So you have been diagnosed with the travel bug. As with any illness there is a lot for both you, your family and your friends to come to terms with, time is the only way to do this, ideally a lot of time. With this illness you will experience feelings of freedom, excitement and adventure. These new sensations may be scary at first, but you will learn to adjust and may ultimately end up embracing these new feelings.
It is important to understand that your condition will continue to deteriorate to the point that you decide to cash in your chips and take a chance on a big adventure usually involving an extended period of travel. There will be awkward social interactions where your unwillingness to settle down in your “box in the sky” will elicit many questions.
Below is a cross-section of the questions you can expect and should be prepared for. Included are explanations to these questions, these answers may or may not be considered acceptable to your audience but will at least capture some of your feelings.
What about your job?
Jobs like countries become transitional to the sufferer, to be an experience enjoyed but not to identify or define the sufferer.
Is it expensive?
Sadly this can be costly, and one that neither national healthcare nor any medical insurance plan covers. The good news is that you can tailor your treatment plan to accommodate your available budget. With some creativity you might even be able to find ways of supplementing you budget, a word of caution this can lead to other ailments such as kijiji-itis or eBay-nfluenza.
What day will you be in Machu Picchu I would like to meet you there?
There is a common misconception that travel bug suffers will know their exact whereabouts on a given day. Friends and family often want to check in on the sufferer, but may be flummoxed by their vague plans. The plans are not vague to discourage visitors, in fact sufferers relish seeing friends and families. Patience and flexibility is required, if given this the sufferer may be able to narrow down a week and a country.
Is it dangerous?
Following the urges the bug creates may lead to all sorts of misadventure, but it is infinitely safer and more healthy than resisting those urges.
Do many people suffer from this?
More than you might think, the majority of people have the illness to some degree. The more severe manifestations that see people travelling for prolonged periods of time are slightly less common but far from rare. The bottom line being that you should not feel like a social outcast.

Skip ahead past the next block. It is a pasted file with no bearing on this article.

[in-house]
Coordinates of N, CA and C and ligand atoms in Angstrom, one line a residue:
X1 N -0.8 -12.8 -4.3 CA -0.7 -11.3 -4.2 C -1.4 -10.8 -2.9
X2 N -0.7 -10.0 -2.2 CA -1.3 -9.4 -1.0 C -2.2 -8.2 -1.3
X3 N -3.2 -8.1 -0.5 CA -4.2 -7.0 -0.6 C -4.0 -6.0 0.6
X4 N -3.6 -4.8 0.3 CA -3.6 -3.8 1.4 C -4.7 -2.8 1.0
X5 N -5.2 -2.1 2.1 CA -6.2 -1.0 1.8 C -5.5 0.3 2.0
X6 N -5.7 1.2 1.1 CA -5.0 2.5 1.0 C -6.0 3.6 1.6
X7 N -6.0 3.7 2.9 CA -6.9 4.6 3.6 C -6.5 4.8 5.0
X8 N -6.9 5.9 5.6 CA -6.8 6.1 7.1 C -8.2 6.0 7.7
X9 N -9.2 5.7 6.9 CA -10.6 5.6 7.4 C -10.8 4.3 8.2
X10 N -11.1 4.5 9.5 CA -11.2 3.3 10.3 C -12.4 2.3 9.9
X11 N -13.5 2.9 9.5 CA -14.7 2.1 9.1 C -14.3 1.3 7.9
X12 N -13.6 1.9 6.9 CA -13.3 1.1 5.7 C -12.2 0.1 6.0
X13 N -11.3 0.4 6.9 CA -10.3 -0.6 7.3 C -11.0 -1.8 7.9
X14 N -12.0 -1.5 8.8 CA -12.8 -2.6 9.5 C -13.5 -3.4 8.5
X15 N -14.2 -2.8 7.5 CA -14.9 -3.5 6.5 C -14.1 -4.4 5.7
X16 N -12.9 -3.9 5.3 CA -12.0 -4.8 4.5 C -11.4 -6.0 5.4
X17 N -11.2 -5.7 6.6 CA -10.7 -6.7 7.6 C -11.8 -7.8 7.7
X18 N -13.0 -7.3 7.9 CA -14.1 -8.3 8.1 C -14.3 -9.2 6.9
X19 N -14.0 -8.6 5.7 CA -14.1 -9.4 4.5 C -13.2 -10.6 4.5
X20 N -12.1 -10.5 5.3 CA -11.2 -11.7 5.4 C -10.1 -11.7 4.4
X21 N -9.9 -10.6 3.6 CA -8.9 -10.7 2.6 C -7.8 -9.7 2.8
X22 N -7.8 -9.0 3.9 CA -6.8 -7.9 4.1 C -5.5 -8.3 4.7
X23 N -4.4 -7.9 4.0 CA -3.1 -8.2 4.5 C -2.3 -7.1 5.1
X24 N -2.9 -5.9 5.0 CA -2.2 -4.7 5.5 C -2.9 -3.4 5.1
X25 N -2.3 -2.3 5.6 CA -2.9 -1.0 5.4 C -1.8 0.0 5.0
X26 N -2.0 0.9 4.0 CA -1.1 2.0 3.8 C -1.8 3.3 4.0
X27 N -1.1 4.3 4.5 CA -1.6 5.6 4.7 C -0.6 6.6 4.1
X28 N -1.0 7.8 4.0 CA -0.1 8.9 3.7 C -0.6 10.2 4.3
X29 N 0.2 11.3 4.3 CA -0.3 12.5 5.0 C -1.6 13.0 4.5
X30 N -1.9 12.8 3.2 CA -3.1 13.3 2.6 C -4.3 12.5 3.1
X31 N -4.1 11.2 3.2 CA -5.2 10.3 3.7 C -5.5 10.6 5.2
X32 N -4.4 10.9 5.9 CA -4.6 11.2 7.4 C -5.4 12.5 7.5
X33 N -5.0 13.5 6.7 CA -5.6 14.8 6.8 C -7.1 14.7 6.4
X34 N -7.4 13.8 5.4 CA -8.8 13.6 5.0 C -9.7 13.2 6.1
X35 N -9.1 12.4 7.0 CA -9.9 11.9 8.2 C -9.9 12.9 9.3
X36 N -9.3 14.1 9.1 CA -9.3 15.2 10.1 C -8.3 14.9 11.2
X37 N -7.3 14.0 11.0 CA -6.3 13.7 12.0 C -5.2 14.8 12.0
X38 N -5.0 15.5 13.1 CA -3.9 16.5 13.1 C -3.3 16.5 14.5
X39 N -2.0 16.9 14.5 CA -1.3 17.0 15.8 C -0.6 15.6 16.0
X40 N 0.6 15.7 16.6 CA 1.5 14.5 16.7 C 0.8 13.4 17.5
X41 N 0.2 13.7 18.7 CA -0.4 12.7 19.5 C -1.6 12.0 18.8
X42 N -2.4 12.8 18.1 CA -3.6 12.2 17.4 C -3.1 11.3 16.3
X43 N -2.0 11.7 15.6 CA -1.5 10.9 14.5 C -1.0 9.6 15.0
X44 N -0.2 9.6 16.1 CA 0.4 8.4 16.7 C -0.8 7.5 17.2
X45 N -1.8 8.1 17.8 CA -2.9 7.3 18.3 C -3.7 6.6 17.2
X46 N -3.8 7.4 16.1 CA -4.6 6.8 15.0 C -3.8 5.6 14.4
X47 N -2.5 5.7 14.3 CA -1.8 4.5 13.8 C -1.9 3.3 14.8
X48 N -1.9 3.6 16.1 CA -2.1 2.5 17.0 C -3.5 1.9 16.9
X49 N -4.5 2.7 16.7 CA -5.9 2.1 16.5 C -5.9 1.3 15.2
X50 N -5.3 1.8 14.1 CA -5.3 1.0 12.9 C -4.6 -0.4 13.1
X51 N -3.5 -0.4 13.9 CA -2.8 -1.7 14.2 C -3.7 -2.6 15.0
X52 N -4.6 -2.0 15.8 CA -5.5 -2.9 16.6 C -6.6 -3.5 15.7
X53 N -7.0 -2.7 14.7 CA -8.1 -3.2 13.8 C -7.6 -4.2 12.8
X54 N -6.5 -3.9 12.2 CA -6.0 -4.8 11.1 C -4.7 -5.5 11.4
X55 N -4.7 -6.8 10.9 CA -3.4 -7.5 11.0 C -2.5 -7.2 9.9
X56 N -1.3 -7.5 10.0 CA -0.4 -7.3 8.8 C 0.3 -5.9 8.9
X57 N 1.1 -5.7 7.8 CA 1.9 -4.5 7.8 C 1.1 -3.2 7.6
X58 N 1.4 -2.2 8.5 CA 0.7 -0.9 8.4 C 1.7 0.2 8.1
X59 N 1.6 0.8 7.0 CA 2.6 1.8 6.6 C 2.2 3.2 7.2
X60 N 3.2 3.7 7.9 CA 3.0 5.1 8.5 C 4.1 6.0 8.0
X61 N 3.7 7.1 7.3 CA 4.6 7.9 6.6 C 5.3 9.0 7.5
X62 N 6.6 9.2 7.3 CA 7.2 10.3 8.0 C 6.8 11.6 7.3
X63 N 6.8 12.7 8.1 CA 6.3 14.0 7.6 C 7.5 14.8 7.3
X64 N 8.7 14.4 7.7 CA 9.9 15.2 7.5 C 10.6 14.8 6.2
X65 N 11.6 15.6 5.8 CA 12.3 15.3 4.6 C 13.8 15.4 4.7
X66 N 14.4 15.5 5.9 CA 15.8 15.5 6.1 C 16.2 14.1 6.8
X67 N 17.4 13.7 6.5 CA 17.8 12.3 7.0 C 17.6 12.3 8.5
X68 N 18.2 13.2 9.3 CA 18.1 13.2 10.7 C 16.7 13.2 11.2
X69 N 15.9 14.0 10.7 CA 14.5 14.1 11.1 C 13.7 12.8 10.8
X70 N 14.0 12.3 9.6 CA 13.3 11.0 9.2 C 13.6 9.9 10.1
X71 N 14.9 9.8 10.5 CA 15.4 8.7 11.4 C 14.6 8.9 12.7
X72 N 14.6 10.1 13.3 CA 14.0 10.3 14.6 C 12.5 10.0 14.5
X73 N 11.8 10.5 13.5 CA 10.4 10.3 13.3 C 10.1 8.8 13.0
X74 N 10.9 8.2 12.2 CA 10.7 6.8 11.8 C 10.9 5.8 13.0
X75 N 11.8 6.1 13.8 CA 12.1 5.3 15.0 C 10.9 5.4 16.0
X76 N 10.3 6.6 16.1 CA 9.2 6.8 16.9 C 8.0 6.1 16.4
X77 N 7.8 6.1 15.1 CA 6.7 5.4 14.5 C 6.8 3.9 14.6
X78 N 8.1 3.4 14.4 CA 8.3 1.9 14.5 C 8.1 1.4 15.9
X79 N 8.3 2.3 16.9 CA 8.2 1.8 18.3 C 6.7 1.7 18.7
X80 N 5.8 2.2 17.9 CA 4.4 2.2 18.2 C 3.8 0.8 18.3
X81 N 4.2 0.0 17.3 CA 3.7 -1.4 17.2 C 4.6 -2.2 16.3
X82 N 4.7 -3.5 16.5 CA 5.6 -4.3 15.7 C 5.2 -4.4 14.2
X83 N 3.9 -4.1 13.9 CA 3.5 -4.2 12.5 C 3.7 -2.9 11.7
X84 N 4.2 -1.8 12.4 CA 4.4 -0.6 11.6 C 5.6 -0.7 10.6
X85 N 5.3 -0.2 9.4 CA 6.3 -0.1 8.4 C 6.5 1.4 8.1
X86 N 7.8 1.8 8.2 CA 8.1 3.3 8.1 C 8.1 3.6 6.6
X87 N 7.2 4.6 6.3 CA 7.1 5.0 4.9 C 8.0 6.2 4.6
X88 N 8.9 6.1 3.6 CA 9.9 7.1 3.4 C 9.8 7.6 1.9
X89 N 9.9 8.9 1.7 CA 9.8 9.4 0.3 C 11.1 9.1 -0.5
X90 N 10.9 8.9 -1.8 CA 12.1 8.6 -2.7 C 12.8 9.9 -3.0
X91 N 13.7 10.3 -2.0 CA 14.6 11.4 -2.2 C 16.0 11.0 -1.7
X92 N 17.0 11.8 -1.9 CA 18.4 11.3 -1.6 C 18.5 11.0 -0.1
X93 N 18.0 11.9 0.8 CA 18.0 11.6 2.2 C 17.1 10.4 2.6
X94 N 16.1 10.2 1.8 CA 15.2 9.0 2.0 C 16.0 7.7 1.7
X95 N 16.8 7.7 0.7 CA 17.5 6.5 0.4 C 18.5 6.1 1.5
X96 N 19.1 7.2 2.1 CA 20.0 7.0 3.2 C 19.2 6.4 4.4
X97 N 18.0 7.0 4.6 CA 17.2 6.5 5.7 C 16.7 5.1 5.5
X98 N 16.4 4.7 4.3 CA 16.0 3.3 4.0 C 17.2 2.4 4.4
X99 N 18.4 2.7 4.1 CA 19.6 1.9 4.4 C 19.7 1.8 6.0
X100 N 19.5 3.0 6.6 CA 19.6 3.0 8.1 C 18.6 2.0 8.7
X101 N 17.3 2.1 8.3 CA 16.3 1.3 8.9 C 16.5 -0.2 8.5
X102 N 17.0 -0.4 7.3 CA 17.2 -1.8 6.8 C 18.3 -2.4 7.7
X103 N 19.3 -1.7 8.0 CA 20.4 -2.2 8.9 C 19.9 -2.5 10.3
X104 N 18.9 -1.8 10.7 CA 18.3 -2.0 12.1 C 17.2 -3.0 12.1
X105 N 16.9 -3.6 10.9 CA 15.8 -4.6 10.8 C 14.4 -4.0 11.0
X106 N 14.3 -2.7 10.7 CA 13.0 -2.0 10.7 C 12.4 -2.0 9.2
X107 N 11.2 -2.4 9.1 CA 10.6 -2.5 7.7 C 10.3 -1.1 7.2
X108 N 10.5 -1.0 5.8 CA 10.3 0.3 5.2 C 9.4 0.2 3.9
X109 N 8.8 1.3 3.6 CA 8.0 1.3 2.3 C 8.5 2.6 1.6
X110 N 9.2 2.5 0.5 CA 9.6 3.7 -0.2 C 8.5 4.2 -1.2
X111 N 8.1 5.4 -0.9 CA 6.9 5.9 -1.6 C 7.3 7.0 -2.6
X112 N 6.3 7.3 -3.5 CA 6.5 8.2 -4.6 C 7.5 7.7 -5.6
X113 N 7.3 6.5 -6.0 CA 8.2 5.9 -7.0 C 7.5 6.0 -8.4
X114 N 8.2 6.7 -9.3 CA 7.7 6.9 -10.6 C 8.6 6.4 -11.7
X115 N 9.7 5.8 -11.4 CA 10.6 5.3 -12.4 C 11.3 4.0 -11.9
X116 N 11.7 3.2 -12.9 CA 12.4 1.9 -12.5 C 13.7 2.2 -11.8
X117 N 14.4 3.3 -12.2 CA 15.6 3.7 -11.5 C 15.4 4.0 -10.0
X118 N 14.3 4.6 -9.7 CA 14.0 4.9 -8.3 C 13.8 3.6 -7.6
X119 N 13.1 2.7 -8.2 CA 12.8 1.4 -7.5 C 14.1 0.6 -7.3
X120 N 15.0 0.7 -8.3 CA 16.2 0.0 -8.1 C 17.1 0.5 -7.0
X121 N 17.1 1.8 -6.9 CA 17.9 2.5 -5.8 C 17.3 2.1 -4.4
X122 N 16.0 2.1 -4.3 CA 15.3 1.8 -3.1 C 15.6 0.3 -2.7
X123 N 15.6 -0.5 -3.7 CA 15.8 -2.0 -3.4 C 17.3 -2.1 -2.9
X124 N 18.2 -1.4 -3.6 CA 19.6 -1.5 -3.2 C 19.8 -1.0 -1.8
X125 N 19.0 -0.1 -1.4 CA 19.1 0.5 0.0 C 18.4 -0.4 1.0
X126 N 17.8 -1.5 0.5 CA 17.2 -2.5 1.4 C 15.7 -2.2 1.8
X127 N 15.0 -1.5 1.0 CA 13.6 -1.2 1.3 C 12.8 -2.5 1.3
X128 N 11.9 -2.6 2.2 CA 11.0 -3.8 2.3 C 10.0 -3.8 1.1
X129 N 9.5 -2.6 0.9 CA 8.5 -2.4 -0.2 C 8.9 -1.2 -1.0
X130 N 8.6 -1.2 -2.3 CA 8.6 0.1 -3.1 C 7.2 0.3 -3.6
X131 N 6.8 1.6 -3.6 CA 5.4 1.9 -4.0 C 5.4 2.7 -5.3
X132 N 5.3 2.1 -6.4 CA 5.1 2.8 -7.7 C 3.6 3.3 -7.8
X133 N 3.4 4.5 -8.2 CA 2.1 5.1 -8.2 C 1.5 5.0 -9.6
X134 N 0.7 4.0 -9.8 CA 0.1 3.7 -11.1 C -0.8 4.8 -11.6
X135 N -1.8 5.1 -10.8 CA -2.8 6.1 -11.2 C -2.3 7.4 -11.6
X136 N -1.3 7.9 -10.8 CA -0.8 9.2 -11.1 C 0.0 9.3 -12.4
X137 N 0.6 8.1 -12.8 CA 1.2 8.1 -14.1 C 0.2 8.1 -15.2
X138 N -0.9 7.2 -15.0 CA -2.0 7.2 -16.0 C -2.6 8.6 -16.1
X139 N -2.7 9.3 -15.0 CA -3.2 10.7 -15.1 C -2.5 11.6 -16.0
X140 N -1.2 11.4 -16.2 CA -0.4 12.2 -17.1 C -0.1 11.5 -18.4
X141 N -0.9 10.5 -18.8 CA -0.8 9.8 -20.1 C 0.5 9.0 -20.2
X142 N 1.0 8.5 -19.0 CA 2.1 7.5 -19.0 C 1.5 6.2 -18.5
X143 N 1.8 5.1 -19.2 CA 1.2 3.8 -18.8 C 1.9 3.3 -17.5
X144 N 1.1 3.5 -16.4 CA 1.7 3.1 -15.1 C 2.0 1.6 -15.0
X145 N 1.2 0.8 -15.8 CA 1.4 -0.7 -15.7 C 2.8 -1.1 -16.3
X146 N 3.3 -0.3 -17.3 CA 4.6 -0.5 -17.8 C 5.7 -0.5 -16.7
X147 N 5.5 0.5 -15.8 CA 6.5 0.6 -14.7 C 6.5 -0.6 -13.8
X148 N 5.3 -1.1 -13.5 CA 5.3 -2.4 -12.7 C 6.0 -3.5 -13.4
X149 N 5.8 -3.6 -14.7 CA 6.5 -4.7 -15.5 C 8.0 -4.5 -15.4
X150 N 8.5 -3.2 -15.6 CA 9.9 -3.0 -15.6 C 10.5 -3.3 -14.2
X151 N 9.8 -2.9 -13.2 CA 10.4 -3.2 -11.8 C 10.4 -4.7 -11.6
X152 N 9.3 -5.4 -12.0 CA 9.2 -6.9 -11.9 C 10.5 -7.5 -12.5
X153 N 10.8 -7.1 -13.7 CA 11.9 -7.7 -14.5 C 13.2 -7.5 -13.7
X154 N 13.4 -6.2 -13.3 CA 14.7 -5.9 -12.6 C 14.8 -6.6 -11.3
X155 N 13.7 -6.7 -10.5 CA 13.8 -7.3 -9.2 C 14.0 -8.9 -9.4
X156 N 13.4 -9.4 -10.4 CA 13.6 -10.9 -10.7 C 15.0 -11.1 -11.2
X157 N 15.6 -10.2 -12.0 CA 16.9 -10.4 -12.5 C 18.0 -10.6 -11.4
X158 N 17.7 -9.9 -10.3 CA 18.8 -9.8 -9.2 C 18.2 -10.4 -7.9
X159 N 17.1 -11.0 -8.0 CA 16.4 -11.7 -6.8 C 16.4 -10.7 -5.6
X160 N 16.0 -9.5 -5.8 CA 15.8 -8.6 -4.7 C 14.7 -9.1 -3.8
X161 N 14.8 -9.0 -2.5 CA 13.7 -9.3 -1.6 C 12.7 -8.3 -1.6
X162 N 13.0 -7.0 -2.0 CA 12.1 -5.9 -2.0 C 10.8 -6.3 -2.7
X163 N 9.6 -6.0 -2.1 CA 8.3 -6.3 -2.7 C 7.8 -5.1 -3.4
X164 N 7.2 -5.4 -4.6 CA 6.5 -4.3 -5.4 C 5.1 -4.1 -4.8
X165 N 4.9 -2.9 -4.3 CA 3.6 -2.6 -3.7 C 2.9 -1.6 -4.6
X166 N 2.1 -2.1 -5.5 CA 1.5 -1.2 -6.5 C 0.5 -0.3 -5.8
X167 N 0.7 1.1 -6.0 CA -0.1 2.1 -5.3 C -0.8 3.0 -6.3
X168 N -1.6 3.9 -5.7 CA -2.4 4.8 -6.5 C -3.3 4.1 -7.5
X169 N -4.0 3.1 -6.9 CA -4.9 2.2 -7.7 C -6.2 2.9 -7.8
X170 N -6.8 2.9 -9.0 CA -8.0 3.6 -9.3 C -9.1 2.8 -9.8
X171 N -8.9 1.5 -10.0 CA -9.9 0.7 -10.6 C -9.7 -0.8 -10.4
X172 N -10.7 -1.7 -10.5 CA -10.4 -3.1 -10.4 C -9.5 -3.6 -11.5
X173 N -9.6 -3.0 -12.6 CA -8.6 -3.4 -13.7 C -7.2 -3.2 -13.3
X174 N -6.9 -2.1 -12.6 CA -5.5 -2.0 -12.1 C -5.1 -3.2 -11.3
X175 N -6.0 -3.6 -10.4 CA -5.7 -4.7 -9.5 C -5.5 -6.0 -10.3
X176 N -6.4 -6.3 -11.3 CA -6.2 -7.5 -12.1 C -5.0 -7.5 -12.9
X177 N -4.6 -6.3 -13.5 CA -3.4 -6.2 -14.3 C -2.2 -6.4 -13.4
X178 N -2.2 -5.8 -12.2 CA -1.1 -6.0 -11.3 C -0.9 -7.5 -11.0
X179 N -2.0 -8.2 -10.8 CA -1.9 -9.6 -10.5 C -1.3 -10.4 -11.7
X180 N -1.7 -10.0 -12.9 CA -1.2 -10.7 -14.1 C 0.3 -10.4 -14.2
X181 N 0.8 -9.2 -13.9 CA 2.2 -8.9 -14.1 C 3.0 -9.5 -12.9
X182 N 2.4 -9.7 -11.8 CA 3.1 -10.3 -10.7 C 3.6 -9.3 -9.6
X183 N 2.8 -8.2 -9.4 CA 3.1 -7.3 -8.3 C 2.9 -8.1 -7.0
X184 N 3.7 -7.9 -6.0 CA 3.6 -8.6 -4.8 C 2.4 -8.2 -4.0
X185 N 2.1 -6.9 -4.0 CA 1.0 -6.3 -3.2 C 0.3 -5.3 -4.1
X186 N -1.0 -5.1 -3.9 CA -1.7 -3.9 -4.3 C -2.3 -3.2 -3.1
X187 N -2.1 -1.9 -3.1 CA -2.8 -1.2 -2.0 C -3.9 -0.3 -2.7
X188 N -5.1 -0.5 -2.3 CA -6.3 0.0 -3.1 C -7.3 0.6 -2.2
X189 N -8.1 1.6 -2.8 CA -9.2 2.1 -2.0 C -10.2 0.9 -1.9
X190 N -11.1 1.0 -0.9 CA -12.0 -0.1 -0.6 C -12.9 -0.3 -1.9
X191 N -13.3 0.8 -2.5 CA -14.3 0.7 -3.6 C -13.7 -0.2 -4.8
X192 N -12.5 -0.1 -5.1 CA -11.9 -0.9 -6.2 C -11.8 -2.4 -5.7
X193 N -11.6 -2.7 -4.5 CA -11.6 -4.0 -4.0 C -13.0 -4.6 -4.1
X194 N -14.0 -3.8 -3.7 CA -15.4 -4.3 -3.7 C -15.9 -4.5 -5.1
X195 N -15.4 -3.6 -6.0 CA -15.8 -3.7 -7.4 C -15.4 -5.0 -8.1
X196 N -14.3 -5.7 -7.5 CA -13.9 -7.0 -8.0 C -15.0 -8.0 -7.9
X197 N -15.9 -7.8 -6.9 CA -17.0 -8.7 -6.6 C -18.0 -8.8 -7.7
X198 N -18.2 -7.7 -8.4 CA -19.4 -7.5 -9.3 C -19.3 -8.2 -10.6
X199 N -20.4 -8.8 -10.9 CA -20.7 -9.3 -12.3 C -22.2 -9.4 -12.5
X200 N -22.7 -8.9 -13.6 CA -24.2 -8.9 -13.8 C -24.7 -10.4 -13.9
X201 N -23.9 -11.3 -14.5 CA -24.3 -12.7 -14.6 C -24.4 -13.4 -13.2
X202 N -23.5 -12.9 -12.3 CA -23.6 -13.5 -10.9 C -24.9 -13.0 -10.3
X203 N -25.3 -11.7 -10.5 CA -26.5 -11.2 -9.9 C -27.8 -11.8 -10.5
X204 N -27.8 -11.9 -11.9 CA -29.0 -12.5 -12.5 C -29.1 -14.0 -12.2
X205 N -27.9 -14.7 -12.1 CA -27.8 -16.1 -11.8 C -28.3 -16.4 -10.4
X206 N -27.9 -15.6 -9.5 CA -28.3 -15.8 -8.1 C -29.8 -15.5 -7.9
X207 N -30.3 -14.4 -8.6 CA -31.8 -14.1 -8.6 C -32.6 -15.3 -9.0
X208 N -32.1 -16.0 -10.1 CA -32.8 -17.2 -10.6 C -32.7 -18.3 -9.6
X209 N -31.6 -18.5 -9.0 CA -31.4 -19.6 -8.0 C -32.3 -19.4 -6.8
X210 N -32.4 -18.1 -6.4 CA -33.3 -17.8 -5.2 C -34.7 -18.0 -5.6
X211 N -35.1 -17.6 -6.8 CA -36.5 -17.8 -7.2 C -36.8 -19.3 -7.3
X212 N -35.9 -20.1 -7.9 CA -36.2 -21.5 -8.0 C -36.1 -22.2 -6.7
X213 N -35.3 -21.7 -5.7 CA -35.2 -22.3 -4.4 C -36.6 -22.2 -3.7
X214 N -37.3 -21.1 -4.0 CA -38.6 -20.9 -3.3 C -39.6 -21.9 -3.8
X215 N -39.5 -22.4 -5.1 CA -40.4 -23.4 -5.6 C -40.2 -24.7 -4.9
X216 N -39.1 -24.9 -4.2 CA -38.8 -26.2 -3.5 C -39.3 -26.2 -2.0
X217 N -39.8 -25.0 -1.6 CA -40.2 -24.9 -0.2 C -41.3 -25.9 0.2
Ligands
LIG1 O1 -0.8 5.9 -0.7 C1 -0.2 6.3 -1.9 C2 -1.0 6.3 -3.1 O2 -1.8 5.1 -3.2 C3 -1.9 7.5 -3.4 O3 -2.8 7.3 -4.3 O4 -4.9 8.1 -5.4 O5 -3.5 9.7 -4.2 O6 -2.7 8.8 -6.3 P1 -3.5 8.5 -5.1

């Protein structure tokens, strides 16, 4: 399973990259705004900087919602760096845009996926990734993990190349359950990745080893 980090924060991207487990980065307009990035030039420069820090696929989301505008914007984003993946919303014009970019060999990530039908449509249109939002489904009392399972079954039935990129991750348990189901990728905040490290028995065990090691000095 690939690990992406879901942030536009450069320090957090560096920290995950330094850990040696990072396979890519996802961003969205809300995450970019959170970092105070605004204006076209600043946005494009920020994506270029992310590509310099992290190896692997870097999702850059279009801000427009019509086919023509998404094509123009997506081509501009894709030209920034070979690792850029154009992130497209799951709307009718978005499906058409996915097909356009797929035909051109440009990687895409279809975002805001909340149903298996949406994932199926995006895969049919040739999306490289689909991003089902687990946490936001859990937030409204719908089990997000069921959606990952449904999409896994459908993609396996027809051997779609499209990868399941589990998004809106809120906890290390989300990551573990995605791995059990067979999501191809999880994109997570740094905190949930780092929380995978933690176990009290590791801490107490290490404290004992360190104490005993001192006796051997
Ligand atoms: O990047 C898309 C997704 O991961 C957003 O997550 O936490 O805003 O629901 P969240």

How do you know what to pack?
Many have fallen foul to the notion that practical is better, and end up looking like poor Bear Grylls wannabes. The smug satisfaction that you feel while your 18 way zip off pant/short/helicopter/capri/skort combo dries in a fraction of the time it takes your neighbors jeans to dry, will evaporate faster than the sweat on your tech fabric when you go out in public.
So you will just be on a beach for a year?
The common concept of the two-week package holiday is often (not always) centred around the beach, it seems fairly certain that a beach or two will play a role in any given episode, but as these trips are typically more adventure than relaxation, it is unlikely that they will have the sole starring role.
Won’t you get bored?
Of course, there will be mundane days spent doing laundry and filling out paper work in triplicate at border crossings. However these symptoms are typically short-lived and only serve to accent the following days adventure.
Will you miss me?
Often asked by friends and family, of course we will, so come visit us, just don’t expect exact coordinates too far in advance.
Who will you go with, won’t you get sick of each other?
The travel bug is not a communicable disease however if you are lucky someone close to you will have the same affliction (a problem shared is a problem halved after all). You will likely have frequent extended periods of time that the bug will take you and them to far flung parts if the globe. There obviously can be no guarantee of harmony, studies have shown however that 99% of days will be spent blissfully arseing around in other cultures.
What will you do when you get back?
The eternal question that plagues many a sufferer towards the end of an adventure, the advice here is simple, unless the answer is immediately obvious worry about it when you get back.
Will you ever “get better”? Is there a cure?
The prognosis is rarely a good one, the most you can expect are prolonged periods of normality where the bug will lie dormant. During these periods your bank account will typically grow as will your dissatisfaction with the mundane, there will come a point when both these factors will re-trigger another bout of the bug.
We hope that this guide has been some comfort to you. It is however highly recommended that you seek out the support of others struggling with this condition, these groups can be found all over the world in remote beach towns, desert oasis, historic old cities, tranquil forests and idyllic mountain retreats.